• Refusal for any SDK derived application code to be released under copyleft licenses (GPL, etc...)

In other words, you can write kinect apps for yourself, then you can upload videos of those apps to show off how awesome the SDK is, but redistribution is not allowed, and neither is selling. There's no word on when a commercial SDK will be available or how much it will cost.

Of course, MS can't really track most of what they claim in the FAQ, but it seems to be worded in a very predatory way. It's still better than Sony's "lock down the algorithms on the console" idea, and it's not really enforcable for a lot of projects. Whether anyone but nerds like me will give a shit about that is a completely different question that we're not going to answer because it's my blog and I'm the center of the universe here.

Where they're going with it

Everywhere, and into everything, as fast as possible. Which, for a company the size of Microsoft, will not be all that quick. There's already talk of Windows 8 shipping with kinect drivers.

With the algorithms and samples Microsoft has put out in their SDK, they've jumped way ahead of the other solutions in the NUI game. Without the calibration pose requirement, MS SDK programs should "just work" for people coming in to/out of the scene. It adds access to the audio core that no other solution can get anywhere near at the moment. For the time being, MS is now winning the NUI game in terms of capabilities available to developers.

At least, for developers want to make non-distributable demos. Since the license is still non-commercial only, that's all they're going to win. This could end up pissing off the industry enough that they find some way to replicate it without Microsoft's terms. At that point, we have a very fun war on our hands.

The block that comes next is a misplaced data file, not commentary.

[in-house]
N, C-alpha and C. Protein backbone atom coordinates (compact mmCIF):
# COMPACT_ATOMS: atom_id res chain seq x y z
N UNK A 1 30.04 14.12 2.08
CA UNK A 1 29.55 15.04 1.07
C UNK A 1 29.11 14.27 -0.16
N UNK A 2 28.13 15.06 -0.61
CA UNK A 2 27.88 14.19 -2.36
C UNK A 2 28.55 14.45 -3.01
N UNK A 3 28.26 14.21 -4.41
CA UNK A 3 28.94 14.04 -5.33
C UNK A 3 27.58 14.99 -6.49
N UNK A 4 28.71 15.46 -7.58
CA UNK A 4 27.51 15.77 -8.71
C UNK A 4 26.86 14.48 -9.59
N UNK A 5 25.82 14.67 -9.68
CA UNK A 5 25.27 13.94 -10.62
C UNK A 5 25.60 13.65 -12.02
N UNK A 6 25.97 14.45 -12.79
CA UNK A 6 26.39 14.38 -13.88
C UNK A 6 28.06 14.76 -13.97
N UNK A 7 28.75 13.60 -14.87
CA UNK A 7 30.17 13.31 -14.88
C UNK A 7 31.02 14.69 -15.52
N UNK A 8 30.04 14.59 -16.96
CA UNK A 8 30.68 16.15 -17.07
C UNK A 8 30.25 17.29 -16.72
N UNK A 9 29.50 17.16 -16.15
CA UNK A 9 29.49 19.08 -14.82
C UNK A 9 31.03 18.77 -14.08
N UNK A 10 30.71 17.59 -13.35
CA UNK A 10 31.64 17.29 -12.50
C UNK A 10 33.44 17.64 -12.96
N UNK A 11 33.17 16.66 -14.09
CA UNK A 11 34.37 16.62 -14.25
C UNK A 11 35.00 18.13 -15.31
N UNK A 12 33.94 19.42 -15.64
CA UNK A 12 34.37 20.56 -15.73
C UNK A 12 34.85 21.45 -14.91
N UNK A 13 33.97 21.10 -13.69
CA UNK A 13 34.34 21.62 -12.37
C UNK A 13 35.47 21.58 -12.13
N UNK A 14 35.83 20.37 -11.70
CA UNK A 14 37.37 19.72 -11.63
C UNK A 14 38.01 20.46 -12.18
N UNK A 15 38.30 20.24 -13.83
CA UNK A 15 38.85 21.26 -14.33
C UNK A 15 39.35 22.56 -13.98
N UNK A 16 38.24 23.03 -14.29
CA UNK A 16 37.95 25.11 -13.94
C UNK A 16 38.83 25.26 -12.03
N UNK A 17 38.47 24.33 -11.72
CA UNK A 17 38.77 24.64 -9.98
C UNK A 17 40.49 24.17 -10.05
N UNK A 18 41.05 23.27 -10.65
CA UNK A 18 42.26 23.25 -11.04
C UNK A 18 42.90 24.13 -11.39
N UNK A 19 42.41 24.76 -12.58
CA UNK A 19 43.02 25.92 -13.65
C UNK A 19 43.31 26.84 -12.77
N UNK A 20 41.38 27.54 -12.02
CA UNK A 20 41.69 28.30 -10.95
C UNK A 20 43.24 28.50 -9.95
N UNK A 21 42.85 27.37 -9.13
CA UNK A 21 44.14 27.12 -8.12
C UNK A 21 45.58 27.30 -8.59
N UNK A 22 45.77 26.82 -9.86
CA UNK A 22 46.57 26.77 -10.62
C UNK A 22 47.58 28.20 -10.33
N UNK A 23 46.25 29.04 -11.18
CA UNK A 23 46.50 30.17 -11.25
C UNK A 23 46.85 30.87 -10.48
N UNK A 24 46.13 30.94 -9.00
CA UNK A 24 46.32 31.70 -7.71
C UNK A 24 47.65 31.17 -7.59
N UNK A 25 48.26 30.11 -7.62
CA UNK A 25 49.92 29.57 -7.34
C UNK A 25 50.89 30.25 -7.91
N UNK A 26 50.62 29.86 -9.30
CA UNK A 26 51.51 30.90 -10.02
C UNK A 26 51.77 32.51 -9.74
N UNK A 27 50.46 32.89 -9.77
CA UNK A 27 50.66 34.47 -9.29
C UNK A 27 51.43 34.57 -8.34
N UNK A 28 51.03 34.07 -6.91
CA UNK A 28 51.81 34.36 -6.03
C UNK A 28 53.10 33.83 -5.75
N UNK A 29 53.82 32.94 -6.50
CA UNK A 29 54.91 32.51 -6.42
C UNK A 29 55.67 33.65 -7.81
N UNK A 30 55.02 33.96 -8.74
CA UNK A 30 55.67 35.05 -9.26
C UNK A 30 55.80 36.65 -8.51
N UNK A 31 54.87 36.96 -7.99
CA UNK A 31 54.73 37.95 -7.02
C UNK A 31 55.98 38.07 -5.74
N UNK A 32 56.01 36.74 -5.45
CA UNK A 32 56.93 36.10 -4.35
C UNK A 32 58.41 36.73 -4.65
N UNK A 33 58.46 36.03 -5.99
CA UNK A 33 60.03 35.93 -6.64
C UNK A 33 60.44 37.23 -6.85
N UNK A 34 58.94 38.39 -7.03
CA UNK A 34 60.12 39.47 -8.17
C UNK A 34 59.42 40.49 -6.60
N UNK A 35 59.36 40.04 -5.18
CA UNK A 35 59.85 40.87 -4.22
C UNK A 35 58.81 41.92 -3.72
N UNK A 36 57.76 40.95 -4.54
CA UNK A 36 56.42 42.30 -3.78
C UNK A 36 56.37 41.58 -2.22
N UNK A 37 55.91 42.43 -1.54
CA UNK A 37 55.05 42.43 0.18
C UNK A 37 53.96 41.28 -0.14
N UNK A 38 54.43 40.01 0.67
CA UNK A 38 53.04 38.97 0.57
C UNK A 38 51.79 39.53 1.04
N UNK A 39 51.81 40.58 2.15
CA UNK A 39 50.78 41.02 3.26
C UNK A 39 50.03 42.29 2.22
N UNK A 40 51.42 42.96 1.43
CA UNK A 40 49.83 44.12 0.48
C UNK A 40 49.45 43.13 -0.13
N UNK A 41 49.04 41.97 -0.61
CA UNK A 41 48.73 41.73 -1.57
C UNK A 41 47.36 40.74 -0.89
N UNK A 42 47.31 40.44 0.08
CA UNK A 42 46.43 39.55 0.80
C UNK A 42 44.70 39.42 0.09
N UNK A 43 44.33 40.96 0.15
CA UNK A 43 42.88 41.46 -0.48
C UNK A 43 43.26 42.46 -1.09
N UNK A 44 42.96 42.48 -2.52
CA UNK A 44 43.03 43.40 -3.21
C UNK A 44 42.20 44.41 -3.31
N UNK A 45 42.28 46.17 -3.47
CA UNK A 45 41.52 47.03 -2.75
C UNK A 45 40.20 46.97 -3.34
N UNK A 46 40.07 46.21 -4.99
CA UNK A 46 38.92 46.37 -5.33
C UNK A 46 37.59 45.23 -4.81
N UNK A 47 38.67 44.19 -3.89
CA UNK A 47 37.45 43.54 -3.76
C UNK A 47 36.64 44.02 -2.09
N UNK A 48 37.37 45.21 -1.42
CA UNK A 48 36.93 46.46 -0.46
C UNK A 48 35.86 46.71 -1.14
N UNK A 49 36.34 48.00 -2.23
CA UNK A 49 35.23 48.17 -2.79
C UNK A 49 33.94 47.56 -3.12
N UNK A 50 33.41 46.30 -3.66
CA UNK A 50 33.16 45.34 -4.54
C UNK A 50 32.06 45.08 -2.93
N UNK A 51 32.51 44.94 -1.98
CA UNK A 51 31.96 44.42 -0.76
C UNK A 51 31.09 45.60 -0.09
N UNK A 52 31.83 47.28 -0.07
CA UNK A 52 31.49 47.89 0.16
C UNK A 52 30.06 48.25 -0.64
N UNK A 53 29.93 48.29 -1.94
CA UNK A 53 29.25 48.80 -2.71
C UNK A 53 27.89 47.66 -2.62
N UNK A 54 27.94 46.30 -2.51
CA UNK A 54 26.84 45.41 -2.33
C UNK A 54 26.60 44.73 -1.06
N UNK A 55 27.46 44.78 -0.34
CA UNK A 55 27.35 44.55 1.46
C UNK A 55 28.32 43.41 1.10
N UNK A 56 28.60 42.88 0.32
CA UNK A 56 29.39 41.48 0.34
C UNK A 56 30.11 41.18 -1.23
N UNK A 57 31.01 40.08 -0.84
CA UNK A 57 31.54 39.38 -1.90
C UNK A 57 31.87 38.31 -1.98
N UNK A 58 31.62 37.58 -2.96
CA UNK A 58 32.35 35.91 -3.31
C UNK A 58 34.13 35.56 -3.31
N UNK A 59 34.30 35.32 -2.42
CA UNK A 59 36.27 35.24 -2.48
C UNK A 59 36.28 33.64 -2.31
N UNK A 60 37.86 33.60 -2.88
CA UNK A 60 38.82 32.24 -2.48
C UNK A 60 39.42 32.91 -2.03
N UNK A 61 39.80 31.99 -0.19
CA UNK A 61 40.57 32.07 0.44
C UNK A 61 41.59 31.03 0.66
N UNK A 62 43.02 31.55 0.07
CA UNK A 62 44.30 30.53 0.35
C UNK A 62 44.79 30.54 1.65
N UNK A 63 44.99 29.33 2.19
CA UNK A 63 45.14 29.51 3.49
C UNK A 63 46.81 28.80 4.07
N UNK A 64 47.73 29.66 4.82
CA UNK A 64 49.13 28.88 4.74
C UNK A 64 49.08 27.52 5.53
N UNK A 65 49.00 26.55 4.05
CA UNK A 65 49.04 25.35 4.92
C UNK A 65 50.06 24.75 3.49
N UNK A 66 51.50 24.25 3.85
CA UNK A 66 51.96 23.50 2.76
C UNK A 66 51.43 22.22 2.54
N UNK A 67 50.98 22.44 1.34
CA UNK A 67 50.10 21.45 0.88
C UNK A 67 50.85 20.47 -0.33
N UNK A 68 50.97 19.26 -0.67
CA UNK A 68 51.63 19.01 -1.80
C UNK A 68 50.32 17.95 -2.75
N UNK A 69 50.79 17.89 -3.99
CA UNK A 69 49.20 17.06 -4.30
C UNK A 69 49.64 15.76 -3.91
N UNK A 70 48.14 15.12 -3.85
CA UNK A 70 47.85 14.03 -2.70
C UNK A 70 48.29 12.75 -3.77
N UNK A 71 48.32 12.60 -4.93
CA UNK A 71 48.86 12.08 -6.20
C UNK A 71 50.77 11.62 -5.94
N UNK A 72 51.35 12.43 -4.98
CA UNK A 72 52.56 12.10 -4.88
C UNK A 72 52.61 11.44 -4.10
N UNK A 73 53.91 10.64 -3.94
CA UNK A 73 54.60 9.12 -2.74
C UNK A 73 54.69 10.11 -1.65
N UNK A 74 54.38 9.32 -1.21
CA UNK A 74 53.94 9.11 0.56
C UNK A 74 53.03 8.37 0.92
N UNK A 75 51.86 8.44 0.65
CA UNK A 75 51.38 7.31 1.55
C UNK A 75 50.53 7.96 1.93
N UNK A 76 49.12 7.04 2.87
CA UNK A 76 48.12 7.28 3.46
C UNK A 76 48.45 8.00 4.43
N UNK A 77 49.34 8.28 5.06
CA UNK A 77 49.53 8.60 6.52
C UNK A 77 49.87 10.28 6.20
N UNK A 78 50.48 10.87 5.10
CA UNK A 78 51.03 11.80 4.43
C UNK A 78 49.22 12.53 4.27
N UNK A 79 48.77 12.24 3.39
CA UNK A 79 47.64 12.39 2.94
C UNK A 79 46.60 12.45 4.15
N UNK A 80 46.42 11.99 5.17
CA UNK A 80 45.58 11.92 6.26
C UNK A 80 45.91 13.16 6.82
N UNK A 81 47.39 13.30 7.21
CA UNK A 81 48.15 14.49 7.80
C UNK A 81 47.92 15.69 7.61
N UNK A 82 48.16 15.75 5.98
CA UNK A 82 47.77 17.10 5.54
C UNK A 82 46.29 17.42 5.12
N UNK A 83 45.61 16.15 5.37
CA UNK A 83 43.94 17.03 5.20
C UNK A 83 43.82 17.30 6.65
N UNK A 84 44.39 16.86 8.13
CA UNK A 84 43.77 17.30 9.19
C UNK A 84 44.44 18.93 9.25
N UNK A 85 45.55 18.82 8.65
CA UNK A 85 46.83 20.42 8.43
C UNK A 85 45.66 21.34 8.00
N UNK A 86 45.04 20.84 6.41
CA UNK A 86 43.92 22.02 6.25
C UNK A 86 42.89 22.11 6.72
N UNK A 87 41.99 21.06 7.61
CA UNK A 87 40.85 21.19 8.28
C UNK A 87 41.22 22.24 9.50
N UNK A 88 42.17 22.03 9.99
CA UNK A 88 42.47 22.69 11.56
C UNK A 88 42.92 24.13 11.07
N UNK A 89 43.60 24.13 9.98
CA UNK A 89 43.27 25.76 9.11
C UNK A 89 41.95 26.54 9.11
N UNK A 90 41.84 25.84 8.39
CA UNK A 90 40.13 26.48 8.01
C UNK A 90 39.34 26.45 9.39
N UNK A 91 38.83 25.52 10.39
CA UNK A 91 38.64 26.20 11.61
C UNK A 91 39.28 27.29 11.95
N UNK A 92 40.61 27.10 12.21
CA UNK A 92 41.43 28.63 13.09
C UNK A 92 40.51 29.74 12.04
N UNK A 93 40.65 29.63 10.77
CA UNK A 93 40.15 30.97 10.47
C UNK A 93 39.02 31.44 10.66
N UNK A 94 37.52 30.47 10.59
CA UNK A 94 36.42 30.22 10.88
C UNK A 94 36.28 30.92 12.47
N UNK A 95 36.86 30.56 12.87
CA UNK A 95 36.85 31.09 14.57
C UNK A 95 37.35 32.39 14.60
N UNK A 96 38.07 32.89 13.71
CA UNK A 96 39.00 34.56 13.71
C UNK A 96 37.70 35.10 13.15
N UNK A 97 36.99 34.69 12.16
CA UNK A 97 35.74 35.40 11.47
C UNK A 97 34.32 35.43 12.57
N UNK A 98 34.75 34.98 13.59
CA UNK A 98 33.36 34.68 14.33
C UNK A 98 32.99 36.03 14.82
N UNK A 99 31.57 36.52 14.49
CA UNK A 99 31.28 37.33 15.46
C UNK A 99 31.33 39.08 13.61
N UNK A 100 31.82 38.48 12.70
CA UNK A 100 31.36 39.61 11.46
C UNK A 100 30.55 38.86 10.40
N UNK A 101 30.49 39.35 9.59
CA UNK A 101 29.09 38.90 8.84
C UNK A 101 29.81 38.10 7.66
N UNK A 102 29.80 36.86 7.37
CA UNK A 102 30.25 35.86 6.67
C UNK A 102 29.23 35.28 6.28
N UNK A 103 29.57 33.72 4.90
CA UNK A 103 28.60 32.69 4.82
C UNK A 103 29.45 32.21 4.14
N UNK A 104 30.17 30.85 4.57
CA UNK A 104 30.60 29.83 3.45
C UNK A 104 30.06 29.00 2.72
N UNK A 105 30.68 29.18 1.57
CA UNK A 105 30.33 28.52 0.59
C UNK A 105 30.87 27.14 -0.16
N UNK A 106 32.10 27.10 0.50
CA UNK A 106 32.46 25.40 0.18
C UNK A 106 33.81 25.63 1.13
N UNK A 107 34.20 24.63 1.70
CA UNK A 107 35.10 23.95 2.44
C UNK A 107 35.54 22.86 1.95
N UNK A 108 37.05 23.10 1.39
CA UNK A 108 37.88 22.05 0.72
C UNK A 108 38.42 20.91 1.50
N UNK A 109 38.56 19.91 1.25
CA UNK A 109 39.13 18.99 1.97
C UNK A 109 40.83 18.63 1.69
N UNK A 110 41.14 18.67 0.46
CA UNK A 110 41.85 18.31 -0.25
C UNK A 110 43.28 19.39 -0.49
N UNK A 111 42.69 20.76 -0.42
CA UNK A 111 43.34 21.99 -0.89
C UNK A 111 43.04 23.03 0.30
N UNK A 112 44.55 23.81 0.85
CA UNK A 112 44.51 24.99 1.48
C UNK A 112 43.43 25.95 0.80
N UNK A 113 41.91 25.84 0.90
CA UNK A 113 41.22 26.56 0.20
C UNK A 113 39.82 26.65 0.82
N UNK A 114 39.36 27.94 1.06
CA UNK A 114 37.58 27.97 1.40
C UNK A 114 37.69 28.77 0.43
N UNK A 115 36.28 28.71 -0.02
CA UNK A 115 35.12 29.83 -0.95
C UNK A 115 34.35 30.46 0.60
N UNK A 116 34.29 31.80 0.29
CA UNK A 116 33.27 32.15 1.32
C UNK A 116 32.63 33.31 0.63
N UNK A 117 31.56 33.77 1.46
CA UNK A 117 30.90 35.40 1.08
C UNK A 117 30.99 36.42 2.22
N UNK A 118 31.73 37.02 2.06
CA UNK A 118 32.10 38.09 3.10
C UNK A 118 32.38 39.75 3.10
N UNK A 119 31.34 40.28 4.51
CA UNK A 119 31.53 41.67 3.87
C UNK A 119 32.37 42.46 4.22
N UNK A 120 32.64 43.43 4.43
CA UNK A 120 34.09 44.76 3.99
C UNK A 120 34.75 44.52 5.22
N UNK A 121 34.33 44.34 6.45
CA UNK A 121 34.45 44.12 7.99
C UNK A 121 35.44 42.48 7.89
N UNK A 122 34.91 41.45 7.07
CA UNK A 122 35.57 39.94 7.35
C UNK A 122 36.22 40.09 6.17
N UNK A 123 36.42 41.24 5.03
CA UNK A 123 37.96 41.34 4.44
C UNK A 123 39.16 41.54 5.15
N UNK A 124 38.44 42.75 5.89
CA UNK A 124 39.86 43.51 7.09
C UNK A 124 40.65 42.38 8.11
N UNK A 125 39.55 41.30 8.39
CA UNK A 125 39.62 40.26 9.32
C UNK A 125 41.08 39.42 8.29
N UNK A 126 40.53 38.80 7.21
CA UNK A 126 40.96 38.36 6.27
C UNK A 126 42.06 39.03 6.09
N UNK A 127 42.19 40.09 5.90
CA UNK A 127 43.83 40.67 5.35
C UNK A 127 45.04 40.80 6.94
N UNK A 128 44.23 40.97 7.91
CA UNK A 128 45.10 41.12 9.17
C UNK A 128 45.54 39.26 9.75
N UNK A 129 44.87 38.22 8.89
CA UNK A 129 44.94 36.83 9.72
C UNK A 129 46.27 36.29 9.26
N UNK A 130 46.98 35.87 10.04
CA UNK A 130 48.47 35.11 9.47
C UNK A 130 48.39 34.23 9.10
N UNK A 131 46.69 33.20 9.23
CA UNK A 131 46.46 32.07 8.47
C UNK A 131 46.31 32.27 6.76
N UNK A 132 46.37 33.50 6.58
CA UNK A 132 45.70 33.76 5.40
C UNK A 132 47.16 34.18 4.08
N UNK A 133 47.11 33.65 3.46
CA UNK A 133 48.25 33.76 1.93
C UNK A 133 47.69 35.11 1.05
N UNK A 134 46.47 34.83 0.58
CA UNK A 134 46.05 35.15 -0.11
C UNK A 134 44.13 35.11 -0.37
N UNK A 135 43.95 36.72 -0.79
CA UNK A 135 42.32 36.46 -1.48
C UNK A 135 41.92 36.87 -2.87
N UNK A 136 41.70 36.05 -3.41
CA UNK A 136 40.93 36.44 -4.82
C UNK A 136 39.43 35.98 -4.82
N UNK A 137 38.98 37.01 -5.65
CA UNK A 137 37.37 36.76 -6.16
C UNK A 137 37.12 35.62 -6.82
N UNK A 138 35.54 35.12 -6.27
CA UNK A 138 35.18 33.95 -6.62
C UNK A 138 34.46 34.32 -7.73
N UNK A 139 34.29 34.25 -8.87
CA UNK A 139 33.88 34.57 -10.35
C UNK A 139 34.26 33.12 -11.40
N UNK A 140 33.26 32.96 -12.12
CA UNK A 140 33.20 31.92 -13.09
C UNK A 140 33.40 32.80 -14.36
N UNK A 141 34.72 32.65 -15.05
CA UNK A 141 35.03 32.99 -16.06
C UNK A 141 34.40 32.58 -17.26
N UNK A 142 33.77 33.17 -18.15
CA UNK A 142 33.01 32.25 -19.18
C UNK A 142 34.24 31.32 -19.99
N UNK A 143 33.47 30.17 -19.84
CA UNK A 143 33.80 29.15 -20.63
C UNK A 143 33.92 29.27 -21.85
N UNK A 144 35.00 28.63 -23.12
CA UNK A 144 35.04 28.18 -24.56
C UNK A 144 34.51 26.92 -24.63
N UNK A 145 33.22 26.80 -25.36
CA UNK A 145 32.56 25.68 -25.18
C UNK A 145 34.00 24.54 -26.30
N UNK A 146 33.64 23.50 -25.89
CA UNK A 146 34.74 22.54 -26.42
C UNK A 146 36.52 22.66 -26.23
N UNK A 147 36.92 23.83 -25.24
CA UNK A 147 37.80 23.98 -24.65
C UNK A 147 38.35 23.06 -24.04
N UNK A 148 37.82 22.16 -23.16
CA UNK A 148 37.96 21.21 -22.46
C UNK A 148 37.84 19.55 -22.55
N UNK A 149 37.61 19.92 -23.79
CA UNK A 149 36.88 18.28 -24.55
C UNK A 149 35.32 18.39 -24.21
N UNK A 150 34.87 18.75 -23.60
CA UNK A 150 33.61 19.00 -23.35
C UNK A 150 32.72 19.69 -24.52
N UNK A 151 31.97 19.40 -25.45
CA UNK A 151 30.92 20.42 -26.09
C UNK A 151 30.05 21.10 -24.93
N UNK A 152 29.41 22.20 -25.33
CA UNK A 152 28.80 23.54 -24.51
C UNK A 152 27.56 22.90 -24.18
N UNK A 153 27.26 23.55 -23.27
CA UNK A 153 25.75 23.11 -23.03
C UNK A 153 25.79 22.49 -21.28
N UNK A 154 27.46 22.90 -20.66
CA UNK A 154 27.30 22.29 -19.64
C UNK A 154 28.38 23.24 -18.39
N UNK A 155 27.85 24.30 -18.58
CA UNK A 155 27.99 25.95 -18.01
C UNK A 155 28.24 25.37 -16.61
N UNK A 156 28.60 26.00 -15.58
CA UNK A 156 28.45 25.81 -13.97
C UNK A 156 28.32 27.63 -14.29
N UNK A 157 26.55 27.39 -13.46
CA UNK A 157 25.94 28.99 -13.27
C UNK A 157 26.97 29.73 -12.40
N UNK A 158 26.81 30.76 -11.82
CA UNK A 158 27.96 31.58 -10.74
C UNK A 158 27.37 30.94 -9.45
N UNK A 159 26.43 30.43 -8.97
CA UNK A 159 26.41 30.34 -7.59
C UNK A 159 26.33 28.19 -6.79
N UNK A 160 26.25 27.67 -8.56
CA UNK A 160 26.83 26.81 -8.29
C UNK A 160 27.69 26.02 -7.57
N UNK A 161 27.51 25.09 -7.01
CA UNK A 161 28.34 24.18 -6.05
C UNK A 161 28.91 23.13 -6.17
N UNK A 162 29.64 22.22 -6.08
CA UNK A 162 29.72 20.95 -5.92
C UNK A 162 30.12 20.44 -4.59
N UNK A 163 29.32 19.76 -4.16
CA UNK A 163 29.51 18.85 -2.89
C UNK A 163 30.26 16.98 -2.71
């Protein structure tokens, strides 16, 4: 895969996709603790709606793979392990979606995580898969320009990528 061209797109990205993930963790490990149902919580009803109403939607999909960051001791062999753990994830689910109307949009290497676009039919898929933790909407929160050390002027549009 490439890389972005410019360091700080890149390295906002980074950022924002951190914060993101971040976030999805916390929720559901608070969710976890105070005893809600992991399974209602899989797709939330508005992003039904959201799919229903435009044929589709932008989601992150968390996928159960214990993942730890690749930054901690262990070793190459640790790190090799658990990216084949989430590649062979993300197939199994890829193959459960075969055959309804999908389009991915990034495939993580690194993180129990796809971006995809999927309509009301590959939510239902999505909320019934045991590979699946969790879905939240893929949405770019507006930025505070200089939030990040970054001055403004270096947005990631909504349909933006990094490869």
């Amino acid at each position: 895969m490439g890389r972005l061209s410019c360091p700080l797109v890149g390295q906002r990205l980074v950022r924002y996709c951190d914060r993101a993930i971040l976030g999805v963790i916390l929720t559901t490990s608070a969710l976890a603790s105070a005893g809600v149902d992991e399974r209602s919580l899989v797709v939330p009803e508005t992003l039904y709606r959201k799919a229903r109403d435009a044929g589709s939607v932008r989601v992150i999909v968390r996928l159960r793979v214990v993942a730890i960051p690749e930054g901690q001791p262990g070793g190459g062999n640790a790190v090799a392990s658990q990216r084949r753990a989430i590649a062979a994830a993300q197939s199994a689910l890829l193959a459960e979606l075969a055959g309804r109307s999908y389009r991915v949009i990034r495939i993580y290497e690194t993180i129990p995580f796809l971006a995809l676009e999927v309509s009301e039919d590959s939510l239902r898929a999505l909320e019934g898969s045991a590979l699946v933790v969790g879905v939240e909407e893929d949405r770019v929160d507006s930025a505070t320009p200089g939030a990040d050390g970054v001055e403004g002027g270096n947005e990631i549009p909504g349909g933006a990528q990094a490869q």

Where the community is going with it

There's not much of a community to speak of since it's been out all of 10 hours as I write this. While I know CodePlex is huge, I've never really dealt with the MS Open Source Community, or, well, any MS community period in the past decade or so. I guess we'll see what happens. I'm certainly interested to see how the cultural philosophies of OpenKinect versus MS SDK influence the projects that come out of them.

For a better perspective on this, I defer to Josh Blake, who I am signing up to write an article on it before even asking him. Hi Josh!

Conclusion ##

So, that's how I see things going for creative outside development on console controls for the time being. Take it with a variable sized grain of salt.

For the wiimote, it's gonna keep dropping from an already fairly cheap price, and the fact that you don't have to solder things to it makes it very handy for prototyping. It'll live for a while longer.

I wouldn't be surprised if the move never sees the light of day in the maker community. It's just not getting any sort of traction from either side, and it seems easy enough to just replicate at some point.

For the Kinect, MS has a good grip on the NUI market now. However, there are many other uses for depth cameras that don't require a body to be in front of it. 3d modeling, robotics, art, etc... Yes, the kinect was made to track bodies, and that's what the camera range and other properties of the camera reflect. While the MS SDK will make access the raw data easier on windows, it won't completely overtake the Kinect development world.

It'll also be interesting to see if the open source community can figure out a way to source enough data to train their own algorithms, and provide MS with some competition. We've thrown this idea around at the SF 3D Vision Meetup and in the OpenKinect IRC channel, but that's a huge undertaking. It signals the next big move for the open source community though. We've proven out big code, and see huge projects released as open source. Now it's time to start playing more with open big data.